Im seriously, you guys.
ANY MEDICAL CONDITION YOU CAN THINK OF: There is a scientist, somewhere, trying to use viruses to treat/cure that condition.
Lots of people, either through age or genetic defect, need pacemakers.
Pacemakers, while functional, come with a list of difficulties-- from the insertion process to making sure the damn battery works, to all the bacteria that could hitch a ride on the pacemaker to cause all kinds of complications.
But we are kinda stuck. I mean, we cant just make new pacemaker cells. Right? ... Right?
HAAAAAAAAAAAAAAHAHAHAHAHAHAHAHAHAHA *lightningcrashesscarylighting* AHAHAHAHAHAHAHAHAHA! *morelightning*
[/evil scientist laugh]
Turns out that while many proteins differentiate a regular heart cell from a pacemaker cell, switching on the Tbx18 gene, a trascription factor, is enough to flip a regular cell into a pacemaker. Any time a problem is as simple as delivering one gene, we have a useful tool at our disposal: viruses. So scientists popped Tbx18 into an adenovirus (nice!).
The cells that got the GMO virus made Tbx18 and started to make the proteins pacemaker cells need, and stopped making smooth muscle proteins. The treated cells started looking and acting like pacemaker cells!!
One day, hopefully soon, pacemakers will be archaic relics, and an injection of GMO viruses into your heart will keep it beating.
Oh, quick disclaimer-- one way Tbx18 works is that it leads to the epigenetic modification of the smooth muscle cells, which helps them transform. Contrary to what woo-meisters say about epigenetics, this DOES NOT MEAN you can 'relax' more pacemaker cells into existence. It does not mean you can grow more pacemaker cells by eating broccoli and doing yoga.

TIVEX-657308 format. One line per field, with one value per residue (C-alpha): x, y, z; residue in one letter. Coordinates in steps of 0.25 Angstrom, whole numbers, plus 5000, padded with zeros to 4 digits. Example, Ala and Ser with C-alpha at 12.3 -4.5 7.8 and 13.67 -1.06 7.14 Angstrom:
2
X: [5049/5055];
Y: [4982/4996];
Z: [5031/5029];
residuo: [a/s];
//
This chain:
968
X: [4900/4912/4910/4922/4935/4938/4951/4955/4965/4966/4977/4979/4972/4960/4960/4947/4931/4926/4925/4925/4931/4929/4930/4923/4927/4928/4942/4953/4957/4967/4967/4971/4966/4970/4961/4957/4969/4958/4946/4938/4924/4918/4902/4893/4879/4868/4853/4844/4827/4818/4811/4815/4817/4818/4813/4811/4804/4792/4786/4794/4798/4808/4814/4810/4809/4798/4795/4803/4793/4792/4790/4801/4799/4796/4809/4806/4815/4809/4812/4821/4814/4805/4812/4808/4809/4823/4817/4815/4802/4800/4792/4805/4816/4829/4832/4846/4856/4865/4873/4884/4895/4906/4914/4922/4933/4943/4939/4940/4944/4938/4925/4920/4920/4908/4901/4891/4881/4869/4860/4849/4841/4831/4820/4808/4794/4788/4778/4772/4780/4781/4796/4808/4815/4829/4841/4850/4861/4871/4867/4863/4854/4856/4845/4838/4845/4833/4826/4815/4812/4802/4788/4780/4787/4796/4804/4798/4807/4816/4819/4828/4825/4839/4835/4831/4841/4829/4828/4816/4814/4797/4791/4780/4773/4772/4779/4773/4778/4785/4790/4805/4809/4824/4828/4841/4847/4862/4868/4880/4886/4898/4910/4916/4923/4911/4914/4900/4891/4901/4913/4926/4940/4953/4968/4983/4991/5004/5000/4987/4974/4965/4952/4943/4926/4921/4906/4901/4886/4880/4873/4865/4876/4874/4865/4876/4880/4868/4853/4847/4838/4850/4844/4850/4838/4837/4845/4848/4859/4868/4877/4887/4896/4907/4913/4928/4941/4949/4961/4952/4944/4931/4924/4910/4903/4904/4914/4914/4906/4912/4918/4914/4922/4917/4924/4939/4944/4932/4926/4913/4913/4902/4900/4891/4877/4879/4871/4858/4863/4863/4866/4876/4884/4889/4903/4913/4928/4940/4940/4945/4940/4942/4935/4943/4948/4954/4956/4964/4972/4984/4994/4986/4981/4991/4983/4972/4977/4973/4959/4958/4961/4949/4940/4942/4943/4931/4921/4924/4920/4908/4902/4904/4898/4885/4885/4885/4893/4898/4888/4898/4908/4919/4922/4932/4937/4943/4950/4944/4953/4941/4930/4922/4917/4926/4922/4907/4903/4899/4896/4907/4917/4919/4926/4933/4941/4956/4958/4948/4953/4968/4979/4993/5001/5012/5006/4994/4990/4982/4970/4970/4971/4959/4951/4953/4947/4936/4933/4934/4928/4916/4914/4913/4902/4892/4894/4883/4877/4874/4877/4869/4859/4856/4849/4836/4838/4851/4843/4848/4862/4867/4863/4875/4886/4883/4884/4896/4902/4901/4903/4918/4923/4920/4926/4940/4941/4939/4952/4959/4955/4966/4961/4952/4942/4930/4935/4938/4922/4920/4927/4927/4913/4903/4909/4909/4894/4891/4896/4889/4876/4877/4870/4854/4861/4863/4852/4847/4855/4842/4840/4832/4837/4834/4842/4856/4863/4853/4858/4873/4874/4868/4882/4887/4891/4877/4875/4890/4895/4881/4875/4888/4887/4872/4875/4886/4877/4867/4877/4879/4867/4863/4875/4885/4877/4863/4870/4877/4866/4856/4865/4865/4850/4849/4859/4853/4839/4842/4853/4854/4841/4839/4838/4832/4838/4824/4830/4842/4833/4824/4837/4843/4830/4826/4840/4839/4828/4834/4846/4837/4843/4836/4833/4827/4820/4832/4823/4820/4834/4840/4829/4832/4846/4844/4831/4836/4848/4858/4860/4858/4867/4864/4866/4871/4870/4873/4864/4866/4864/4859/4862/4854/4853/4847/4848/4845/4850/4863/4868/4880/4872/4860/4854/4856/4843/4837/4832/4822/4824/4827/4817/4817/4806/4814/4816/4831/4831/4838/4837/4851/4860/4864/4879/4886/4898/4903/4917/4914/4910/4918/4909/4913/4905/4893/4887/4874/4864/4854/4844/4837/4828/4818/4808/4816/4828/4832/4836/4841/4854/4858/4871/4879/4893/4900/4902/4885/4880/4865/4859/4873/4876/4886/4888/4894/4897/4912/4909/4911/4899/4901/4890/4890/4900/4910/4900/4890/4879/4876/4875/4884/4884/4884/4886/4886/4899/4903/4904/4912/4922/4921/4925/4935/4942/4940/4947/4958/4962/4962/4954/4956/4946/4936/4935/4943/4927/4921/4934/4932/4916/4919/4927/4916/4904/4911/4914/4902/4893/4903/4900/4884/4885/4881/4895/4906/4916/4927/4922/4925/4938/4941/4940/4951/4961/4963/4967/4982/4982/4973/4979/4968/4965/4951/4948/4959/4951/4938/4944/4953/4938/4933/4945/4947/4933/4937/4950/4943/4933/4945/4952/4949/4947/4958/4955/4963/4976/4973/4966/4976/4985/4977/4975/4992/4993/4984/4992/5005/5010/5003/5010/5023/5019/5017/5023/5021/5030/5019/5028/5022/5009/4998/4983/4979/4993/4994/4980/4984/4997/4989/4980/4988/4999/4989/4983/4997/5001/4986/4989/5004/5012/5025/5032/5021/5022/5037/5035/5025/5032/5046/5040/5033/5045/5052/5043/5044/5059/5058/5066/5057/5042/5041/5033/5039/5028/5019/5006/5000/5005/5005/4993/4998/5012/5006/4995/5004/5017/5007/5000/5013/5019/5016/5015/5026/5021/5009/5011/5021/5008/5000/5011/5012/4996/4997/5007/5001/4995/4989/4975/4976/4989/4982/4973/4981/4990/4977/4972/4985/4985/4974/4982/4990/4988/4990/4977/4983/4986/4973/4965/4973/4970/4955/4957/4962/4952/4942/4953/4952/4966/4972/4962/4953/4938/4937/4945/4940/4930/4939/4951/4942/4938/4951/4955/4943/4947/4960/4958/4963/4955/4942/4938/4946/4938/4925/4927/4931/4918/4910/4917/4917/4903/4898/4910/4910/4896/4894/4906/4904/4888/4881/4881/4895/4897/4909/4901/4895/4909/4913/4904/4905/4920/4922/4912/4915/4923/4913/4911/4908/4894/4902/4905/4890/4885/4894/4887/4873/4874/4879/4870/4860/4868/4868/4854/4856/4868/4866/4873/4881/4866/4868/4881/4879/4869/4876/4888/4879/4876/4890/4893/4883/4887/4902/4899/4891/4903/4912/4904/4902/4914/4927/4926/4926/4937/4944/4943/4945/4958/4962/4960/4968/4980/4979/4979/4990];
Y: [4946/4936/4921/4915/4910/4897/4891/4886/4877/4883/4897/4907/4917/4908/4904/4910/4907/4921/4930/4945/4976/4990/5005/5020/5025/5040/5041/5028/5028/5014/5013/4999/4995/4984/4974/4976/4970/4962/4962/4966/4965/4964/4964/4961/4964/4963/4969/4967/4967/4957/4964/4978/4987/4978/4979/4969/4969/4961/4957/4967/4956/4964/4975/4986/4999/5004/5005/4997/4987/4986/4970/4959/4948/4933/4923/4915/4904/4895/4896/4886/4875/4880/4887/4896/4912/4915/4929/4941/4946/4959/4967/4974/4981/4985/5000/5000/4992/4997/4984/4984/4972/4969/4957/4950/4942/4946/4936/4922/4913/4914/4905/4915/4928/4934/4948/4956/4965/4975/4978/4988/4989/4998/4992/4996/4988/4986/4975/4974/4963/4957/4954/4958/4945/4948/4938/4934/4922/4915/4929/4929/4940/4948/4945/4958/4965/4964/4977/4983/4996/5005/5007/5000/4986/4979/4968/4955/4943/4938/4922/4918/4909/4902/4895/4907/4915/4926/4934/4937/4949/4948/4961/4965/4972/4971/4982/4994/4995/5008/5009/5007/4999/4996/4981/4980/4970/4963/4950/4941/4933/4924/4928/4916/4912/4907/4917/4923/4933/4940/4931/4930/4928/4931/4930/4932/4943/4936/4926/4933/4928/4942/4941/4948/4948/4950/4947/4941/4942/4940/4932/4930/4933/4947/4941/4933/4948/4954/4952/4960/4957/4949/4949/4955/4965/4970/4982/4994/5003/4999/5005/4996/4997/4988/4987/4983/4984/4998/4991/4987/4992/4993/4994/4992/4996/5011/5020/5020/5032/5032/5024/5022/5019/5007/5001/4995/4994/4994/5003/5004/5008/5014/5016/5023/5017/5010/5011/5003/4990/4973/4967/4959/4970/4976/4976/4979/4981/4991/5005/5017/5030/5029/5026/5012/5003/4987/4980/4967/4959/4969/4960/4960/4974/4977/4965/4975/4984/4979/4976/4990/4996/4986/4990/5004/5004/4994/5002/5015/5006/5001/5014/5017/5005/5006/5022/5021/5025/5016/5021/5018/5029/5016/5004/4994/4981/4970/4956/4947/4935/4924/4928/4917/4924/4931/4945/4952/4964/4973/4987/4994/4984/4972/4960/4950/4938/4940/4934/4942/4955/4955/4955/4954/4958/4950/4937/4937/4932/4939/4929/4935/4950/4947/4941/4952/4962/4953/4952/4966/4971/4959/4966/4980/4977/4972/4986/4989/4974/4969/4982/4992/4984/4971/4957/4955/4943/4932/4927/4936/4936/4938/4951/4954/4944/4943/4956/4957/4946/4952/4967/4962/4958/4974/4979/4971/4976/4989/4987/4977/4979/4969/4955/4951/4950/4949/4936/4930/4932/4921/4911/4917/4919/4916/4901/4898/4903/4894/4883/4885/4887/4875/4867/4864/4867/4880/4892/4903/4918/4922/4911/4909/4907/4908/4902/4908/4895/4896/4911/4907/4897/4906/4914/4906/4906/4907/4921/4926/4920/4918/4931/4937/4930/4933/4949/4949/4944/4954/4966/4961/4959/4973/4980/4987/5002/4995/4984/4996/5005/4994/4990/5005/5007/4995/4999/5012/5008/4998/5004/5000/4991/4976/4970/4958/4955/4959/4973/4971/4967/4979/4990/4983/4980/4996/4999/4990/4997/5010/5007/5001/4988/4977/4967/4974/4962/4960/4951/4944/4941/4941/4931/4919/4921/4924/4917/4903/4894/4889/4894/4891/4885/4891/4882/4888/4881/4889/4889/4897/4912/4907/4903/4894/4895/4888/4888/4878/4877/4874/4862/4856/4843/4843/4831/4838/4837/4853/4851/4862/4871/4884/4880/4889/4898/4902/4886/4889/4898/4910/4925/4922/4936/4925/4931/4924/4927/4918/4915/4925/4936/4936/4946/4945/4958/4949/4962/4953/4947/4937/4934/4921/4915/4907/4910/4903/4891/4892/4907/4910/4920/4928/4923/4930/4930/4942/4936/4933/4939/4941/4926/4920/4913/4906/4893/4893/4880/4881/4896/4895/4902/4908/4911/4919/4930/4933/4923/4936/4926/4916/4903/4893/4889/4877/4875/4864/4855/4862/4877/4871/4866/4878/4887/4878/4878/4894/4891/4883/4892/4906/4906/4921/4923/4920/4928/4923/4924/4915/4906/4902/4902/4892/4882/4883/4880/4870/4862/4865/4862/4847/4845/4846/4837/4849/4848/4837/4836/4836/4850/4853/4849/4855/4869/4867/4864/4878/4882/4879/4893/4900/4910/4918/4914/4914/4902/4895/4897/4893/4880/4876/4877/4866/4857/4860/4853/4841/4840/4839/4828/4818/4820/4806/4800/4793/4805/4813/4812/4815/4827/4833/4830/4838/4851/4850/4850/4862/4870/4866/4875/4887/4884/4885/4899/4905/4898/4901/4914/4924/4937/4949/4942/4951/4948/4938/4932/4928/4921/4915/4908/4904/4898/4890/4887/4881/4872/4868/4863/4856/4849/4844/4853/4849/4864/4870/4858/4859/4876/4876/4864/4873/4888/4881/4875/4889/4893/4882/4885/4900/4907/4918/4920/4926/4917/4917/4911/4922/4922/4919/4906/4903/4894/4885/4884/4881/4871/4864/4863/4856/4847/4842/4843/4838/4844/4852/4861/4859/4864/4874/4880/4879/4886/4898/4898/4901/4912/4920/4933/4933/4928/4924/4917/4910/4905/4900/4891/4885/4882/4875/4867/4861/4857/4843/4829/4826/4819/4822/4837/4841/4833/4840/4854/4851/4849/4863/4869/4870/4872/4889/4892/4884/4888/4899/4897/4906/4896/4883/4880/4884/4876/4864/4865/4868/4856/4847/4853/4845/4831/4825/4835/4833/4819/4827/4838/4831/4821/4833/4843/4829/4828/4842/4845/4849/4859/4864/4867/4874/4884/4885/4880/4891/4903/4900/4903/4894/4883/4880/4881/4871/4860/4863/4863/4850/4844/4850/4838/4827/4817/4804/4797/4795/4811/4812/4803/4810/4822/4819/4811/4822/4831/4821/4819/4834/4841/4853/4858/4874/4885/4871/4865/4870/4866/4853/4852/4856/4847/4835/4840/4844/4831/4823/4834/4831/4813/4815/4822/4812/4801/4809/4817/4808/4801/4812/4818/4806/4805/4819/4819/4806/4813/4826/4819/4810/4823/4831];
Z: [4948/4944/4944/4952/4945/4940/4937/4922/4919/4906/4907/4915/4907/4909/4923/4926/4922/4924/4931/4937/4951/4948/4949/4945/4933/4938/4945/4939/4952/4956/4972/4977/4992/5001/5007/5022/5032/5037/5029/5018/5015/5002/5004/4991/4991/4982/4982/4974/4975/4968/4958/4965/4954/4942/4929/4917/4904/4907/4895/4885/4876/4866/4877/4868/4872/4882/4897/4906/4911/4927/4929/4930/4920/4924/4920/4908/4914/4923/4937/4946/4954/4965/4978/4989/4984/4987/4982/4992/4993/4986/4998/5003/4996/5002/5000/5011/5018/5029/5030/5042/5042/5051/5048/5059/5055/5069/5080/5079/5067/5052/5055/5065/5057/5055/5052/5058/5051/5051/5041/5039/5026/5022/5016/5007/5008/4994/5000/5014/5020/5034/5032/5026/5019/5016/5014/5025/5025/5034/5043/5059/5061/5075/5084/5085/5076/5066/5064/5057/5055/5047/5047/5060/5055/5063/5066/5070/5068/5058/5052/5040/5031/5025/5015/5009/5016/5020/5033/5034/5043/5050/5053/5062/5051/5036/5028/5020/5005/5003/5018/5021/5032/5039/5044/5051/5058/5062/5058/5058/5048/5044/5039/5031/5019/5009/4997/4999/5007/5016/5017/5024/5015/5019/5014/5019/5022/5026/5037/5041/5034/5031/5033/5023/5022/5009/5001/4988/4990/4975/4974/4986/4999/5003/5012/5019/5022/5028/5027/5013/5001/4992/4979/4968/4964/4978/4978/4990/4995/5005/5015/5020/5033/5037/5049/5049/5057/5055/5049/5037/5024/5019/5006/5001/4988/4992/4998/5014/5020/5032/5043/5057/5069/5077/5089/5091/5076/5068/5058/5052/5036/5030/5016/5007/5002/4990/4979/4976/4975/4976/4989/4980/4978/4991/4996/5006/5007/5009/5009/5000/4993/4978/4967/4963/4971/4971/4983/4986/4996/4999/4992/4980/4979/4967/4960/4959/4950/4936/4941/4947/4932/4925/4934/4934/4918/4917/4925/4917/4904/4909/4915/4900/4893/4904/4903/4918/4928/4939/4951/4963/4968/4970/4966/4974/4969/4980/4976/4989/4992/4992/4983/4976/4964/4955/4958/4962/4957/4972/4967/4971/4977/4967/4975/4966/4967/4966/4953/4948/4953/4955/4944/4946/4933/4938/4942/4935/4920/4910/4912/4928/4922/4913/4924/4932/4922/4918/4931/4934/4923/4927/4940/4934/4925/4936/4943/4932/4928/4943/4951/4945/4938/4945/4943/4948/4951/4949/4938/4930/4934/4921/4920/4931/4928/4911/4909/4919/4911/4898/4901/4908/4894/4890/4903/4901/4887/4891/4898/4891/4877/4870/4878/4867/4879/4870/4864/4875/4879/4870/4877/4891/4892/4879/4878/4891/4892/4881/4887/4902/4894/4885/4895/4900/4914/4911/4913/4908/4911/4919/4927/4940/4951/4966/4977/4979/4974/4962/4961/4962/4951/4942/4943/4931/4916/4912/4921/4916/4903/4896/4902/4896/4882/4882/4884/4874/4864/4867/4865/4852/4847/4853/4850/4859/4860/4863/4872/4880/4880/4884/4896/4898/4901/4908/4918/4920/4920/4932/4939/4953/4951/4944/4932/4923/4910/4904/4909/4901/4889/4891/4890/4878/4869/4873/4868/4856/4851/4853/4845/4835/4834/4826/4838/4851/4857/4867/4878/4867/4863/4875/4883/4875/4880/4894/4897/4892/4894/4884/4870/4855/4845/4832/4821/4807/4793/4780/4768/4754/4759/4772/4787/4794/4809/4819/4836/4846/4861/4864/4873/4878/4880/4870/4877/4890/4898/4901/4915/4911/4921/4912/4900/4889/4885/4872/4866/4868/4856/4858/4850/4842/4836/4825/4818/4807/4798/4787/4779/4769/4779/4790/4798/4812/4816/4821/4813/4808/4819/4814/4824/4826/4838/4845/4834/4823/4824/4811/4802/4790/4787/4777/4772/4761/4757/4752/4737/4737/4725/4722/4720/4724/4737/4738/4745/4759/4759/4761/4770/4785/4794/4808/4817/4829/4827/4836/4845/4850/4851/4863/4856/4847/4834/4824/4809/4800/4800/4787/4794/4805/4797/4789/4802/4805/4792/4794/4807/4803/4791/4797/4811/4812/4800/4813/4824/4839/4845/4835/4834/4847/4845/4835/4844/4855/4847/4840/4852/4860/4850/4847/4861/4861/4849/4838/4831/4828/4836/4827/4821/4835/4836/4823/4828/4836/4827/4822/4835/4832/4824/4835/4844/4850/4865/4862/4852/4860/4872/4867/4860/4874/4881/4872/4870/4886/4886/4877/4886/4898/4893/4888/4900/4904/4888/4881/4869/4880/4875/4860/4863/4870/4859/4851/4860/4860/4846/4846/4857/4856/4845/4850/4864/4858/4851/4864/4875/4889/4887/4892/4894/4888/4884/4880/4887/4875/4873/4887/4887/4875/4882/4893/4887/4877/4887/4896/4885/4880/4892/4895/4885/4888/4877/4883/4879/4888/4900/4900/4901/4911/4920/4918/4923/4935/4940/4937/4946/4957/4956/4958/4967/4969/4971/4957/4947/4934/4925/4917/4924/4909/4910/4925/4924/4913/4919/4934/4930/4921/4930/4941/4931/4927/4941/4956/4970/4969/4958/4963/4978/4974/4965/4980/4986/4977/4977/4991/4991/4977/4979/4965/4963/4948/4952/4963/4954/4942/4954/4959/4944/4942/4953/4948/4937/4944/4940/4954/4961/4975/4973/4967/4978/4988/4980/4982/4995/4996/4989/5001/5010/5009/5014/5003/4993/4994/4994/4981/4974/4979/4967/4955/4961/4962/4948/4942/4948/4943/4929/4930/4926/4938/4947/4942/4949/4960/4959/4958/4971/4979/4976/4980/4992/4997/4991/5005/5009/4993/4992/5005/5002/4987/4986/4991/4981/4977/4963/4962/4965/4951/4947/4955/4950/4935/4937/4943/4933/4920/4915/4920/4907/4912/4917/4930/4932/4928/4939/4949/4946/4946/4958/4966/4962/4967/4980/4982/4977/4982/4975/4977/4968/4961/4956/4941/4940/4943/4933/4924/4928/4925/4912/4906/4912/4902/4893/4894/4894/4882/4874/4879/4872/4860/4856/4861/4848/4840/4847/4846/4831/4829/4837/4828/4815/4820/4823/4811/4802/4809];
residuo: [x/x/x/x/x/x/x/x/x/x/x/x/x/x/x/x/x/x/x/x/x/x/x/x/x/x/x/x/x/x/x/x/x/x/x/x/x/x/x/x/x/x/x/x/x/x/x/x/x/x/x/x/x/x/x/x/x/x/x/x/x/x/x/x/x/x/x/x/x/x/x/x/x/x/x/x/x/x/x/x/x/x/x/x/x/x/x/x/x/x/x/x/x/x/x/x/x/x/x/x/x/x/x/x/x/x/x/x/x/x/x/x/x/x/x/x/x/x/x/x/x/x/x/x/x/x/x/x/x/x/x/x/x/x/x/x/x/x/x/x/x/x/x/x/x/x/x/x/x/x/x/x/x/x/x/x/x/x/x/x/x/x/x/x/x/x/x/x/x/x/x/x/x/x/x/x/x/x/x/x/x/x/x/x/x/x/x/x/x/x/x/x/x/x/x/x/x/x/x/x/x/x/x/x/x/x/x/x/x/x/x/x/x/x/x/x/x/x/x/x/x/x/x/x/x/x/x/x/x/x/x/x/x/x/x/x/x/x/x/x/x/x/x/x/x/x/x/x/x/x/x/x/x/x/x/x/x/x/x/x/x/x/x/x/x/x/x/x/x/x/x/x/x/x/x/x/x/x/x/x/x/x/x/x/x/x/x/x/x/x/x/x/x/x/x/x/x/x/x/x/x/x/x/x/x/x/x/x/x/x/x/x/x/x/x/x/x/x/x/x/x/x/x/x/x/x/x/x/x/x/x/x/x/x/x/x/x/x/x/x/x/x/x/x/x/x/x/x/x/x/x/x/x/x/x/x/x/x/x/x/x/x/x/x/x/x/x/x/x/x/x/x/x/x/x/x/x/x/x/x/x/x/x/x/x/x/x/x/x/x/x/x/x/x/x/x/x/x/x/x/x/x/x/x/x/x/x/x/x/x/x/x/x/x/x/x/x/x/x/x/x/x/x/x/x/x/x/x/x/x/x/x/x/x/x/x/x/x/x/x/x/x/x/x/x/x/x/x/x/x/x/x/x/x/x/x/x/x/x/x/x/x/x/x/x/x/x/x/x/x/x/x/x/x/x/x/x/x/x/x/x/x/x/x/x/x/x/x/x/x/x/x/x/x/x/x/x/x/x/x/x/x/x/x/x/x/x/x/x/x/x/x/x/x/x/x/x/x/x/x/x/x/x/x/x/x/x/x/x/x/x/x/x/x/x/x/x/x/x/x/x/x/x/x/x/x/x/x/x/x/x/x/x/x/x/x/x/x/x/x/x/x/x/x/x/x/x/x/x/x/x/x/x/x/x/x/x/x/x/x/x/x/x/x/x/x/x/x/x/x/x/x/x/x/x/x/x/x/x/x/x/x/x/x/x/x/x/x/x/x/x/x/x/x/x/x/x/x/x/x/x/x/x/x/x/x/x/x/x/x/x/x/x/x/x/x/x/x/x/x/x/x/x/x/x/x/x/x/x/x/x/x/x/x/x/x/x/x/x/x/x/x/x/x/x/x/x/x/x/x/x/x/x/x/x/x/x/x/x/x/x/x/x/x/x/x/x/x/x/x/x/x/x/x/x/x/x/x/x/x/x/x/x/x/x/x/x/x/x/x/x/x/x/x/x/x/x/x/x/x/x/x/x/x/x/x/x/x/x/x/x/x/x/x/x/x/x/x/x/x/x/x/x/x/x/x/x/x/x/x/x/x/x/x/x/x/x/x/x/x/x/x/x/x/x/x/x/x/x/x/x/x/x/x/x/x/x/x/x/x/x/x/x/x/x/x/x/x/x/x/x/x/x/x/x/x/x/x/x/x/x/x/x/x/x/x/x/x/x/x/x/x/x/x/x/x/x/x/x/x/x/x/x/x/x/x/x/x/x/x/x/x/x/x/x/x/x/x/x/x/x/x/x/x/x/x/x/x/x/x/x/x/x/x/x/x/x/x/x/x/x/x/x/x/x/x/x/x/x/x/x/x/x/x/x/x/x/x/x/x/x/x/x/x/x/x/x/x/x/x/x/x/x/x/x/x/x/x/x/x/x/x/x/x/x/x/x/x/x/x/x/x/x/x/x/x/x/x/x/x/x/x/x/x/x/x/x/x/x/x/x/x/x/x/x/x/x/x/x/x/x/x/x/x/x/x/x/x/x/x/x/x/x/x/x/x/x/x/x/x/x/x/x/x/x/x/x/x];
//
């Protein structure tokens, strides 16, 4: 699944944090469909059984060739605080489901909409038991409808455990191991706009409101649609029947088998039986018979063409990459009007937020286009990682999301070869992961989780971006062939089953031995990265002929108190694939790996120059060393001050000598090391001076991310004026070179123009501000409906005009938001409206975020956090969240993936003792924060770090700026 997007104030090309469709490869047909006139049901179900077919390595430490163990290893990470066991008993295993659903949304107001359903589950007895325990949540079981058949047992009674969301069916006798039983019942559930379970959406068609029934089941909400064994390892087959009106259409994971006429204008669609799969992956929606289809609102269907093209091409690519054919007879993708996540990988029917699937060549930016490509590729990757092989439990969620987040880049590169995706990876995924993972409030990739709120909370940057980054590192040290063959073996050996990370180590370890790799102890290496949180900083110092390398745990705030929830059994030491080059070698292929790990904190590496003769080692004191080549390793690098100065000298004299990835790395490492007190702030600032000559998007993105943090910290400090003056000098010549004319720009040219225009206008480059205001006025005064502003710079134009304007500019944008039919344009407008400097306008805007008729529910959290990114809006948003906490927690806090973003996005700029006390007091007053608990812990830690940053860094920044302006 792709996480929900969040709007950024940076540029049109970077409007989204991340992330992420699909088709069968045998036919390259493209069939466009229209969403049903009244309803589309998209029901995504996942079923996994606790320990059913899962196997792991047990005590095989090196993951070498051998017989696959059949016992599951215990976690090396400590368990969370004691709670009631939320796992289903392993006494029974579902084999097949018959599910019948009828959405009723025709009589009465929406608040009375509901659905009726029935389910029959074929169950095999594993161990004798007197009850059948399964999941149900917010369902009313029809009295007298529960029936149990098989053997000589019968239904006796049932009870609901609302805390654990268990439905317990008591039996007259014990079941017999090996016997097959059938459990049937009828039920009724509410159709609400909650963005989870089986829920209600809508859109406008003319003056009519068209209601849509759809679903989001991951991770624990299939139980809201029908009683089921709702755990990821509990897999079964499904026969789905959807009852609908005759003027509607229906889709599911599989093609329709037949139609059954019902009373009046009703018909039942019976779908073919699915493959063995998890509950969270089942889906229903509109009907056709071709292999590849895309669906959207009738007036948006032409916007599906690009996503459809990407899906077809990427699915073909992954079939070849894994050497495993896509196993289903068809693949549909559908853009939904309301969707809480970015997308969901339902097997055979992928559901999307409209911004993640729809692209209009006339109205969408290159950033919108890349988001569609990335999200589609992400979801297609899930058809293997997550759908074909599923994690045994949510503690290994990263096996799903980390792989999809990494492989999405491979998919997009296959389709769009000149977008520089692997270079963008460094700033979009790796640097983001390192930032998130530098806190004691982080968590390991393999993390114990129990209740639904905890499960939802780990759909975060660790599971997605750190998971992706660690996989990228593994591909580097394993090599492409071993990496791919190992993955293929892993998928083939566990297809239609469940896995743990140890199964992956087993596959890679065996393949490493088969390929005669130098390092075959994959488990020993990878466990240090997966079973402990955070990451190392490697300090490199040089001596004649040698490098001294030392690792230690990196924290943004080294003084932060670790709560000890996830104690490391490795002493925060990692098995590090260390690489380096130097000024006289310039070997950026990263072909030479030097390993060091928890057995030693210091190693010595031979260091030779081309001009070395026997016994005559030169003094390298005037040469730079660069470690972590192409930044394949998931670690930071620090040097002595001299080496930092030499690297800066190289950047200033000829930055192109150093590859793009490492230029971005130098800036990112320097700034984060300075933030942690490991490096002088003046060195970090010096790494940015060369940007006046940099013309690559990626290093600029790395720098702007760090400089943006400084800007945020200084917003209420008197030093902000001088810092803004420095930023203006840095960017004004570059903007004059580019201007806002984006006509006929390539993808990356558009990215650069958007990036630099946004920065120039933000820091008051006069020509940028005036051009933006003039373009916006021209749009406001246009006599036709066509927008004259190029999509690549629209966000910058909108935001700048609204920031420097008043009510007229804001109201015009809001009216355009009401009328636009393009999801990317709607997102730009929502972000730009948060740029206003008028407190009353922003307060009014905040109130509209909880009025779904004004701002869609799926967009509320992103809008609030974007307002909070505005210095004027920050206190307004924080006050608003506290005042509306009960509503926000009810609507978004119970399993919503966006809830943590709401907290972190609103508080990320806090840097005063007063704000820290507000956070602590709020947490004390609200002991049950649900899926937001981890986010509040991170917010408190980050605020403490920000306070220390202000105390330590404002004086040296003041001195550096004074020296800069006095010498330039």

You have to jab a needle of GMO viruses into your heart.
Good News, hear, hear. Gives me some hope for my continuing aging process :)
But still, nothing is wrong with eating Broccoli and doing Yoga (or different forms of exercise).
If you use a virus to insert the required genetic material into heart cells, how are we to prevent the genetic material from being inserted into the wrong cells? You do not want foci of enhanced automaticity to develop in the ventricles, for example.
Jonathan-- I think they just injected the virus straight into the heart at about the right location :-/
They didnt look for evidence of insertion in, say, the liver-- But I would think that this only works because smooth muscle heart cells and pacemaker heart cells are related. Putting Tbx18 into, like, a B-cell probably wouldnt be enough to turn it into a pacemaker cell, but they also didnt look to see if that happened, or what bad things could happen if the virus got into the wrong cell.
"Adenoviruses were injected into the left ventricular apex of guinea pigs. [....] After lateral thoracotomy, a 30-gauge needle was inserted at the free wall apex of the left ventricle. "
So the adeno's were injected locally, which also means that you'd still have to cut open the patient.
But yet, I'd say that this method is not as invasive as placement of a pacemaker.
Wow, this is exciting. The paper and the table of results seemed to be only focusing on generating new SAN cells, would this technology also be able to create new ANV cells for people with 3rd degree AV block? (Suspiciously specific question is not in any way related to personal circumstance... no indeed.)